Forty years ago today, on tour with the Clash, Richard Hell. I go into some detail about Malcolm McLaren’s attempt to bring Hell to London in 1975-ish in my Sex Pistols book (which is actually a book about Malcolm McLaren) something that Richard Hell himself writes about in his excellent autobiography, I Dreamed I Was a Very Clean Tramp. McLaren was captivated by his look, and – particularly – by the way he wore his hair. Something that made him stand out from everyone else.
There’s a fascinating interview by David Dalton, published in Gadfly in 2002, that had Hell pondering what it was about rock’n’roll haircuts that made them work, and how that led him to come up with the look that many saw as the prototype punk haircut.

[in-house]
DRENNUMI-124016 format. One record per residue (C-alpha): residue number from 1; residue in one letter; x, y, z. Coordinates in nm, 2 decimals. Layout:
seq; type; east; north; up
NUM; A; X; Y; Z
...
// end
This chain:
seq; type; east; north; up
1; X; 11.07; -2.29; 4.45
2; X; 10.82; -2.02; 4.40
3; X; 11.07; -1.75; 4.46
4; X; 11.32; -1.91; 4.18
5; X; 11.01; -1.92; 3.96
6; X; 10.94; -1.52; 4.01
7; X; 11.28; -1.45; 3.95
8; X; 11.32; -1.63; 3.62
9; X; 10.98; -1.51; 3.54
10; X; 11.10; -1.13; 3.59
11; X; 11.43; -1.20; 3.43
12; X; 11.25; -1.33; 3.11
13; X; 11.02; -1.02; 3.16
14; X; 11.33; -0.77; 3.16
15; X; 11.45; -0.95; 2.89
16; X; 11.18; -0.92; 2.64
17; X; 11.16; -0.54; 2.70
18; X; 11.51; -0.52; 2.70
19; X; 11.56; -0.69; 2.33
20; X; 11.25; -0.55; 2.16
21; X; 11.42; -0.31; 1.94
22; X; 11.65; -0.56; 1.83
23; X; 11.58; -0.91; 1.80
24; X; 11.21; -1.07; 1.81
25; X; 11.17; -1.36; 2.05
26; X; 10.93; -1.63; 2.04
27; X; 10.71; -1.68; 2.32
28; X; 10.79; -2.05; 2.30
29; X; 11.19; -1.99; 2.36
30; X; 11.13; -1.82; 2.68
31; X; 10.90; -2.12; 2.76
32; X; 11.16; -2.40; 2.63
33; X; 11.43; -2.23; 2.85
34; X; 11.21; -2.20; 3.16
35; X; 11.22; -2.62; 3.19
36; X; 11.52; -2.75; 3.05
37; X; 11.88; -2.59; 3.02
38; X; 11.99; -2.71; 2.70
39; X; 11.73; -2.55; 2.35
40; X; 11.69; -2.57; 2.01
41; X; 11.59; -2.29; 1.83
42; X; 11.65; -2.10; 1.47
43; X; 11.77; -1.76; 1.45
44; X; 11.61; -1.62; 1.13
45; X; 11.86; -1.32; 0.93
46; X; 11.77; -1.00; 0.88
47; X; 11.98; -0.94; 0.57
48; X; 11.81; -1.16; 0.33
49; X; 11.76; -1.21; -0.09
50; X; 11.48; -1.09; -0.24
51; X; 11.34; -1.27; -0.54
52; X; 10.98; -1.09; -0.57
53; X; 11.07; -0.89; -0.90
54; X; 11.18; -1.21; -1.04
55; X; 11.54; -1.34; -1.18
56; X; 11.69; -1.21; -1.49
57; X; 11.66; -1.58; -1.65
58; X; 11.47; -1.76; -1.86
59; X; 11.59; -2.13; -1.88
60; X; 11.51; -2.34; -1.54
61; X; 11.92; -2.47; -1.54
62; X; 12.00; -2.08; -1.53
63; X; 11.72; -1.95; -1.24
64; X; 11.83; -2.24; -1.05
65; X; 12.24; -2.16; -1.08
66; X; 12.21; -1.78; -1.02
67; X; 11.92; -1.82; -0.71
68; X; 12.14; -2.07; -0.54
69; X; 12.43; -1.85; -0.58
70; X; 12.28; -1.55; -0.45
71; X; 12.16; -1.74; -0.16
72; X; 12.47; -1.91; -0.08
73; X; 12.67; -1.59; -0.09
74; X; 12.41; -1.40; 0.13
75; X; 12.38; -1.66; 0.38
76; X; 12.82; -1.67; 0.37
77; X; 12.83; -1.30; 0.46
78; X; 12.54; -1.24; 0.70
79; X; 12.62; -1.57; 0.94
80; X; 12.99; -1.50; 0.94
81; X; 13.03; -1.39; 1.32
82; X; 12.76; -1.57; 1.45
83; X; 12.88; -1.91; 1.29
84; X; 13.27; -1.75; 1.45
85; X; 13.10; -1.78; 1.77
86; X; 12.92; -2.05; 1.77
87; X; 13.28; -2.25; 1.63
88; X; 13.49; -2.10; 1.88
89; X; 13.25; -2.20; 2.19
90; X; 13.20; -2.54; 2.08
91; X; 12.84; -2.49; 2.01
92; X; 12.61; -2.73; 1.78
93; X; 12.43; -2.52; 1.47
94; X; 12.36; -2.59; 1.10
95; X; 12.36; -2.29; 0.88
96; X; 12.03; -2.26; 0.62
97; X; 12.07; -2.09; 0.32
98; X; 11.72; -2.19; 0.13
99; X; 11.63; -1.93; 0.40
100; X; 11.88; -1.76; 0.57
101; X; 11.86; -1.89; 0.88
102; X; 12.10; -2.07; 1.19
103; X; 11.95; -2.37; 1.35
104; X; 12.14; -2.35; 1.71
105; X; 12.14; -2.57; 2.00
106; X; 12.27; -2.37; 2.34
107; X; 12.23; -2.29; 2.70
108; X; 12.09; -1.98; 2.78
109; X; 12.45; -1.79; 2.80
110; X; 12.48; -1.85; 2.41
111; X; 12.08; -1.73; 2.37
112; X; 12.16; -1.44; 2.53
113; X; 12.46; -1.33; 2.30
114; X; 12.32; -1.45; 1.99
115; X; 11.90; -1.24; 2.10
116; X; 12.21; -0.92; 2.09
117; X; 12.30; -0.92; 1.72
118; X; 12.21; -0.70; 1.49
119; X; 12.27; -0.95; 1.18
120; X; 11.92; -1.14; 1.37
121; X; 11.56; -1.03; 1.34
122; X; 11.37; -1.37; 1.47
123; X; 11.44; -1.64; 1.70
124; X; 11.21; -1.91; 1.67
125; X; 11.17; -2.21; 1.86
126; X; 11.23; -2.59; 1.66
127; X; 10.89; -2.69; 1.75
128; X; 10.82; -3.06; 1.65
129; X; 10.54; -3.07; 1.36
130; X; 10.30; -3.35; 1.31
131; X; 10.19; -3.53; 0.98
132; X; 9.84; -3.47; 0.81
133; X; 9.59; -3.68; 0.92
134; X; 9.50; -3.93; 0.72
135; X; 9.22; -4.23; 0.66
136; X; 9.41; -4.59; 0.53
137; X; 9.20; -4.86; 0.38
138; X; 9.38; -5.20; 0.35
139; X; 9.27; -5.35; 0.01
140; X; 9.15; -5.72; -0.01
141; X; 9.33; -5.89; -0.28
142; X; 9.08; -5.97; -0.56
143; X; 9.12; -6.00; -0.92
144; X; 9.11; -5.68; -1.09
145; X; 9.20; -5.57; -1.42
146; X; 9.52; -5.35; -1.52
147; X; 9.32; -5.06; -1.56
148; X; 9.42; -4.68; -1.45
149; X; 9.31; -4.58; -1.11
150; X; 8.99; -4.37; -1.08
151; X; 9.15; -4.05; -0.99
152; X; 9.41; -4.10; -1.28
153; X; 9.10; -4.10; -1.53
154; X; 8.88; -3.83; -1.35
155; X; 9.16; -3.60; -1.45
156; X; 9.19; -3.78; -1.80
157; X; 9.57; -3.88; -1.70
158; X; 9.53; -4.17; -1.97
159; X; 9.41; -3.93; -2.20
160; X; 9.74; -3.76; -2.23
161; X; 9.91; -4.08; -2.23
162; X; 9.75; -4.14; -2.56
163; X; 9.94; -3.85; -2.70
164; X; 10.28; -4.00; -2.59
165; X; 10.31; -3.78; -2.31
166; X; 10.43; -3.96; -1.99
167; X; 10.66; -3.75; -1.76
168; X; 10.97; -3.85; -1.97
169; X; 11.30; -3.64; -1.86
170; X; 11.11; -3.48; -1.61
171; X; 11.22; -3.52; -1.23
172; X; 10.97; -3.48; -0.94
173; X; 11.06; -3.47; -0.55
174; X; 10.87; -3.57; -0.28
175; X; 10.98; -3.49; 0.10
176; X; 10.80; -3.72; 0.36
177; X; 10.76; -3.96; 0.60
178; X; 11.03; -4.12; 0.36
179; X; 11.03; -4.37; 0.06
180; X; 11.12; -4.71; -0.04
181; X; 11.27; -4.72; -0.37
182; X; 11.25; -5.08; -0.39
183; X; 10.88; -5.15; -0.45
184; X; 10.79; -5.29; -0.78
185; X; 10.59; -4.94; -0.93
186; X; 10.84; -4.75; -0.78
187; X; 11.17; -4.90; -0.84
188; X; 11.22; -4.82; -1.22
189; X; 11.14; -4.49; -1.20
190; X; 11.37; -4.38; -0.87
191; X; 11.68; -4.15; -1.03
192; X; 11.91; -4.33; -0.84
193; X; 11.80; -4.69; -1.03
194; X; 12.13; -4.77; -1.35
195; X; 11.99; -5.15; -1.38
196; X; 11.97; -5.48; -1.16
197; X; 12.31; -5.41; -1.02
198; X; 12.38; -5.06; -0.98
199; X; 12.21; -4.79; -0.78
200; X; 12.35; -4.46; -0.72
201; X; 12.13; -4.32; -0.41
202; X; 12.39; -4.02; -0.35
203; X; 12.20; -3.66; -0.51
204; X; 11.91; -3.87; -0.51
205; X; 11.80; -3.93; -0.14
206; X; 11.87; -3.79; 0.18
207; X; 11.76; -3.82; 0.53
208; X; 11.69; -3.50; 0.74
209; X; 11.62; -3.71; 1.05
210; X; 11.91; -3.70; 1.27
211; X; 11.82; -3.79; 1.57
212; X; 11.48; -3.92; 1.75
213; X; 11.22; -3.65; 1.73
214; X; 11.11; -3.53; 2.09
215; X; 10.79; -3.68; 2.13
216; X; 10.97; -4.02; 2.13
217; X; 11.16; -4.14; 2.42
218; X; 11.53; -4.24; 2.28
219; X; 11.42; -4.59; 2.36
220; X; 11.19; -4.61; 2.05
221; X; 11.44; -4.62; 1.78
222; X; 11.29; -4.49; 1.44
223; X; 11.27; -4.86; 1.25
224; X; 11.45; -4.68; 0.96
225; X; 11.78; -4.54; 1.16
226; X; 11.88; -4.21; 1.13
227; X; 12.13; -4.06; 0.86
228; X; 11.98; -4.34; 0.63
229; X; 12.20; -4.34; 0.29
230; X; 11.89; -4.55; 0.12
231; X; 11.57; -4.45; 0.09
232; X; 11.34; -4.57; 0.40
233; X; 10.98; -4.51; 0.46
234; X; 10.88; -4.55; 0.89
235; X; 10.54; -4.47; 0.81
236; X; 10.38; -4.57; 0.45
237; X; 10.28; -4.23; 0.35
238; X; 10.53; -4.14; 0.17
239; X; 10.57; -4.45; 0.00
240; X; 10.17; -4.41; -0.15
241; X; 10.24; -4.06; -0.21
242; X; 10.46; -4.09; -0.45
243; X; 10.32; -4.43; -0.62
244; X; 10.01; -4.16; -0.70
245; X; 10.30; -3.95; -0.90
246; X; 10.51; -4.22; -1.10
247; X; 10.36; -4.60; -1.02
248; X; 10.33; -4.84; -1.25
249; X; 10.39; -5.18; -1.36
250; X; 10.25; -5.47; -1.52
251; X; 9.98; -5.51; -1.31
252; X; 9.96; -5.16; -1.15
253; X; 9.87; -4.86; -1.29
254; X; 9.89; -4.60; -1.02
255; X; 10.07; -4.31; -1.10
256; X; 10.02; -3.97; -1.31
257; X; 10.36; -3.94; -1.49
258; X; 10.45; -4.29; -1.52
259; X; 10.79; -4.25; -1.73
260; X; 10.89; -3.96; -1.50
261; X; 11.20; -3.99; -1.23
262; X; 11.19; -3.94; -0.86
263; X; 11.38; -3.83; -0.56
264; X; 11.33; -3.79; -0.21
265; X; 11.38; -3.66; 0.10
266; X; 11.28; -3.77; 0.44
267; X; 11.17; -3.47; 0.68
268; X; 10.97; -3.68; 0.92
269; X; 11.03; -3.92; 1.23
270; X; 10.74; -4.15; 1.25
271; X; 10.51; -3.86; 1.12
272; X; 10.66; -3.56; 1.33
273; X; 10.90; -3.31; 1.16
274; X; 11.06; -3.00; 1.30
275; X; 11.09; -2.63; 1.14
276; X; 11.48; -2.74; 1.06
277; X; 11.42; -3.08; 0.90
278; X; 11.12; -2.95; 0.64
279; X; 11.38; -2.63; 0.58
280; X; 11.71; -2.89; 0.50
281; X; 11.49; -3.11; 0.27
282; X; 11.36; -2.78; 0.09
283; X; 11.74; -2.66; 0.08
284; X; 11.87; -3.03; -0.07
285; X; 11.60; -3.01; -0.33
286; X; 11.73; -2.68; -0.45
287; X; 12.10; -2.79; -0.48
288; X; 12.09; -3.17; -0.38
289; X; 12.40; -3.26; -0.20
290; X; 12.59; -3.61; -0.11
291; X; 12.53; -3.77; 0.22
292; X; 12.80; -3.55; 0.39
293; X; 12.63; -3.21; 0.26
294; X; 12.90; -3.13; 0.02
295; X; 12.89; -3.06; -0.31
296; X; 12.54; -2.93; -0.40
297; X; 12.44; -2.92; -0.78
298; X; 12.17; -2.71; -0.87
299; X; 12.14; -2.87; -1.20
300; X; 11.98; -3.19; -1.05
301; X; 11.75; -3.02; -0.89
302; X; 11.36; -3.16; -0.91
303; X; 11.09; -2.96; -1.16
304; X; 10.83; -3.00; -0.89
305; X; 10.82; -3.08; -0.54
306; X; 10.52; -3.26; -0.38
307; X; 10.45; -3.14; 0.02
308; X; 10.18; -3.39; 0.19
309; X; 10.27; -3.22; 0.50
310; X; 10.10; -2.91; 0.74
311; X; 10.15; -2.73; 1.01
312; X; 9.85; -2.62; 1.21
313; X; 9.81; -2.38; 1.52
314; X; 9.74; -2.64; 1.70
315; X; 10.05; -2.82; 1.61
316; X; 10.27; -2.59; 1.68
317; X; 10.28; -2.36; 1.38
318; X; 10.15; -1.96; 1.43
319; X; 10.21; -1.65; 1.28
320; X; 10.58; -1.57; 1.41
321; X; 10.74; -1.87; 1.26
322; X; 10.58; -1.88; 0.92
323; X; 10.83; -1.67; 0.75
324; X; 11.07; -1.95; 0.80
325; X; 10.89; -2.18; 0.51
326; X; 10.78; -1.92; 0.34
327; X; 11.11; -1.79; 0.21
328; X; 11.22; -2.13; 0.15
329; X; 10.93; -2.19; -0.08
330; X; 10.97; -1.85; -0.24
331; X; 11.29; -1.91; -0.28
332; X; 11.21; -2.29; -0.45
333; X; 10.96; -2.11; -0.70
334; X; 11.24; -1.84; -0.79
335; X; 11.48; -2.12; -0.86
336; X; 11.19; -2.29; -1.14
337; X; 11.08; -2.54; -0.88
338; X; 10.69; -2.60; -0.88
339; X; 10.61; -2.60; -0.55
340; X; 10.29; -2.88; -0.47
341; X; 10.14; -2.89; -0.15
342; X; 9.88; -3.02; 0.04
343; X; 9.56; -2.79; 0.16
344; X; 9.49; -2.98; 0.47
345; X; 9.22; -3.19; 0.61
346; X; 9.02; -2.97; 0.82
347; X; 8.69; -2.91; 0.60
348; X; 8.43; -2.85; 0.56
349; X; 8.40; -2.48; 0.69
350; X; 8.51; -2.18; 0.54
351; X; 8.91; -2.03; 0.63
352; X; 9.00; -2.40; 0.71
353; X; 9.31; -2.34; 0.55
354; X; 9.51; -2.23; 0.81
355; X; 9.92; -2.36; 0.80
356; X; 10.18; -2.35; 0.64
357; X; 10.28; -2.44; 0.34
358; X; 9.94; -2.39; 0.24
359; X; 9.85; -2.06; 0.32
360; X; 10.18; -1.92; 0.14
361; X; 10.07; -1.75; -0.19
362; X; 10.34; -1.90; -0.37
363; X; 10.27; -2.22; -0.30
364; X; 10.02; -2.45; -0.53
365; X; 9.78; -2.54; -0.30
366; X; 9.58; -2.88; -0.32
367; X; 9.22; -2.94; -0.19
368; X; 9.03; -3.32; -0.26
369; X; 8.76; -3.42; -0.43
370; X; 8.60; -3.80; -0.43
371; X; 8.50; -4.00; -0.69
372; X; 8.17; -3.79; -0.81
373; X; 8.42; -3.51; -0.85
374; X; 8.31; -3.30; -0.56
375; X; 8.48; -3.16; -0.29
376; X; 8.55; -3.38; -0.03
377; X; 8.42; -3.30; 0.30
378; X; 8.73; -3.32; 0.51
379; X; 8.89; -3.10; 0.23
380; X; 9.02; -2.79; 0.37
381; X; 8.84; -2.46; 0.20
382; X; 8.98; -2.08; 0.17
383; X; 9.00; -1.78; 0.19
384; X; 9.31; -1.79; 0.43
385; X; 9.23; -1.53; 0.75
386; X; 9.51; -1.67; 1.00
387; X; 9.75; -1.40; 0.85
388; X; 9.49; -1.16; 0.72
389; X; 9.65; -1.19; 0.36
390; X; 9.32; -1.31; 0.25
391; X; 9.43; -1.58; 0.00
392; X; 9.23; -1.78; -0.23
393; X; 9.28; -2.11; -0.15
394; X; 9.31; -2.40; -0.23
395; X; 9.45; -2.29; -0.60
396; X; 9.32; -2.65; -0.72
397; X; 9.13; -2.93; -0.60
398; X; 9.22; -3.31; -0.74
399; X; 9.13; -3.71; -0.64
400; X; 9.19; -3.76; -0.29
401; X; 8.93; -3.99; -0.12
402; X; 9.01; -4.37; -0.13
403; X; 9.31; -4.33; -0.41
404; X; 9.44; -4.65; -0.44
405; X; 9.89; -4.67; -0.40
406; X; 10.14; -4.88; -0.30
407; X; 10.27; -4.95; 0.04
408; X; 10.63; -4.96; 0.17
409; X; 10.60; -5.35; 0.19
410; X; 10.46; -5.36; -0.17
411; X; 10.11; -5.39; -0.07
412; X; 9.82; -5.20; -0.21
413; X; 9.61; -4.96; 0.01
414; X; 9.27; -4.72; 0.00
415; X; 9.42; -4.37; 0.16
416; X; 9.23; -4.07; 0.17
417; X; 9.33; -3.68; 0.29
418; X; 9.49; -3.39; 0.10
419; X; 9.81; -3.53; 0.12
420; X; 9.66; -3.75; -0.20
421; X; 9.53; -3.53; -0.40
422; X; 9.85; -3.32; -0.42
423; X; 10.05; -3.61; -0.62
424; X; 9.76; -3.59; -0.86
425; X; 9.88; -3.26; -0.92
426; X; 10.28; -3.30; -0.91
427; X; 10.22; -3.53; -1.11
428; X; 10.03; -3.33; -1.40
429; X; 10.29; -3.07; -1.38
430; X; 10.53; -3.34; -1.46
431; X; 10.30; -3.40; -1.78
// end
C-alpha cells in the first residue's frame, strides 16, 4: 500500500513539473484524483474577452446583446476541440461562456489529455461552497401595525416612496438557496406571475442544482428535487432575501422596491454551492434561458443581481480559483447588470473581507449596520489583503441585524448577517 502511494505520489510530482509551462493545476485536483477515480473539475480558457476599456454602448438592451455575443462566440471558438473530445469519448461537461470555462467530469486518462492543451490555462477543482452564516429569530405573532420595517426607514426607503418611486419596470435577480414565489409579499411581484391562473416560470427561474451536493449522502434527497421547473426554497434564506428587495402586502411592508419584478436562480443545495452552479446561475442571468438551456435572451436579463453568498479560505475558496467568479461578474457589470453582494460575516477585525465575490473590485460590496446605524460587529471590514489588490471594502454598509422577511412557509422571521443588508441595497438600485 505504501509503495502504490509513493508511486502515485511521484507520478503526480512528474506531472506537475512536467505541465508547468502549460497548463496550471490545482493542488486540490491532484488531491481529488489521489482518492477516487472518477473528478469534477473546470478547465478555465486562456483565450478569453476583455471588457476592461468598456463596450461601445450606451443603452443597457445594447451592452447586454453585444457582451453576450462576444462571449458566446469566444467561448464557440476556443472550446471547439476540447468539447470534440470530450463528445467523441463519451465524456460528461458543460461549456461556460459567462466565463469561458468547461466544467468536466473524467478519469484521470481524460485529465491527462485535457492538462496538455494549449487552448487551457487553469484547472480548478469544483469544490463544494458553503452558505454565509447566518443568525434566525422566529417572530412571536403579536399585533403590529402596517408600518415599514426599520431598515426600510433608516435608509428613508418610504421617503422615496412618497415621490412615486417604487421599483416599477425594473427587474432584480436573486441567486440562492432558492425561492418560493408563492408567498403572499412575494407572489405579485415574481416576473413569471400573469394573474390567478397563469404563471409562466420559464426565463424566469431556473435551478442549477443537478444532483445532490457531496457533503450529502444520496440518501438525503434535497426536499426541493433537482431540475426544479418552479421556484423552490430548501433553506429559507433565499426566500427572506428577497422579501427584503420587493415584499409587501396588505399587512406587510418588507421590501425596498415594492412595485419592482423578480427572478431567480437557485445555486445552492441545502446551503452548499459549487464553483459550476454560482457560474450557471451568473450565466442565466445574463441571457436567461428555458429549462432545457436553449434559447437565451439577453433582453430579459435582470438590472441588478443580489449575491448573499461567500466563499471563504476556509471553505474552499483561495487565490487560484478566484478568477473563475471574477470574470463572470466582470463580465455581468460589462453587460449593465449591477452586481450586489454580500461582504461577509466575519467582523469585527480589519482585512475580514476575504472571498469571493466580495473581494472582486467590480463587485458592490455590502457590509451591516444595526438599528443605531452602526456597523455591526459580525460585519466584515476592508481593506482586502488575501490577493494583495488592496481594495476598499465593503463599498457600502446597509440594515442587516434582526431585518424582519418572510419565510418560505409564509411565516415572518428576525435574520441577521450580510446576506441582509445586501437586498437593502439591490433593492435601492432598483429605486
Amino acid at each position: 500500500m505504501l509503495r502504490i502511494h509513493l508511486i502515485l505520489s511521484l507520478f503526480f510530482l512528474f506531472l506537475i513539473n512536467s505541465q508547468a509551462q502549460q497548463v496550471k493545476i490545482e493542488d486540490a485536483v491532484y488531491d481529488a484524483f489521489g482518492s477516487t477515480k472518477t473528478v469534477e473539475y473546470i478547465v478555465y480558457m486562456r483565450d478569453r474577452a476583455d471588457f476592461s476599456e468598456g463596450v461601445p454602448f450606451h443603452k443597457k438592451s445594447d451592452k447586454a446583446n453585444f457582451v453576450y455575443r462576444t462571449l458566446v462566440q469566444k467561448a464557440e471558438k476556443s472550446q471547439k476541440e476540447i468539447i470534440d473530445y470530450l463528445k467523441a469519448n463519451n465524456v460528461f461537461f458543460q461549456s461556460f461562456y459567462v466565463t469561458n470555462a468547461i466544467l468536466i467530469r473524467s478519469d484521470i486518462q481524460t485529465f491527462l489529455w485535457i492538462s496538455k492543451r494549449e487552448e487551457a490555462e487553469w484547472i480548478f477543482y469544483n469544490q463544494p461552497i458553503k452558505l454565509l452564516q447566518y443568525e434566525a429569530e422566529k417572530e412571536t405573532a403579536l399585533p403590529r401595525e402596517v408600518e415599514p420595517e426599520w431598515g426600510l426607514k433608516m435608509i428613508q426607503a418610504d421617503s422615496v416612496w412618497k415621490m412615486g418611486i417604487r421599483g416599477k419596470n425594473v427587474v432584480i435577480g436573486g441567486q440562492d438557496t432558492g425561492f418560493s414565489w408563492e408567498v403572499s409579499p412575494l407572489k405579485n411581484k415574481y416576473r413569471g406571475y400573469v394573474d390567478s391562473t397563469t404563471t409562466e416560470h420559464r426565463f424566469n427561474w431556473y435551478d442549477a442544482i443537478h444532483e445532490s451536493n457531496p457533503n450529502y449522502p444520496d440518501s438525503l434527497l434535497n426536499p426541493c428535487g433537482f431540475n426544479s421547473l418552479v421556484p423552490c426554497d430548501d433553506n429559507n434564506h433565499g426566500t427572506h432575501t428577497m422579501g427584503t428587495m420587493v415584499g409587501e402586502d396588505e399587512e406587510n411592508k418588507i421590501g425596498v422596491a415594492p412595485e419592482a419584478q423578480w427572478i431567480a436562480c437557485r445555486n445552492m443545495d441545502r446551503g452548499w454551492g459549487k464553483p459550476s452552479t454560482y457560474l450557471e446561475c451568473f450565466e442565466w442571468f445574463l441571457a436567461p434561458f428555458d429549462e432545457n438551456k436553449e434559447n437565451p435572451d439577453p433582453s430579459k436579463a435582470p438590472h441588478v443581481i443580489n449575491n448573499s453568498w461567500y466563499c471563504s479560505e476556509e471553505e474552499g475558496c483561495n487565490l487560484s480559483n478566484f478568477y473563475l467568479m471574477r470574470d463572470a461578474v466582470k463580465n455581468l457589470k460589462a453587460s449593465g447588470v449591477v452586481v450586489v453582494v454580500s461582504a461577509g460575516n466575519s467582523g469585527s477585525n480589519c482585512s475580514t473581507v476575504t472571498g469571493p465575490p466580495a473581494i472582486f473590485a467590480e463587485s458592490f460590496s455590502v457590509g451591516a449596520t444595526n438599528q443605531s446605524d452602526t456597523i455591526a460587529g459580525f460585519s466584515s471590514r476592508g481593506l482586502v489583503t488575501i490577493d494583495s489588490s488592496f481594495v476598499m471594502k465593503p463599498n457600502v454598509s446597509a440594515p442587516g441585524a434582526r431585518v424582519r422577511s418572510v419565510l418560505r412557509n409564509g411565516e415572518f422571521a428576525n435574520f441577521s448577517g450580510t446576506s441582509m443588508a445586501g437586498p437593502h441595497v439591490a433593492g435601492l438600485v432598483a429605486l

“My conclusion was that it was grown men more or less wearing haircuts that five year olds of their generation wore. What kind of haircut, I thought, did I have when I was five or six? All the kids I grew up with had a kind of crew cut called burrs. It was a ship-to-shore crew cut that grew out because you didn’t go to the barber that often and it all became ragged. That’s the way I remember coming upon it but I think the Rimbaud thing kicked in quickly. The issue of the literary magazine I was publishing when I was about twenty had a big picture of the photo of Rimbaud you’re talking about and a well-known picture of Artaud in the asylum who also has a haircut that’s very similar.”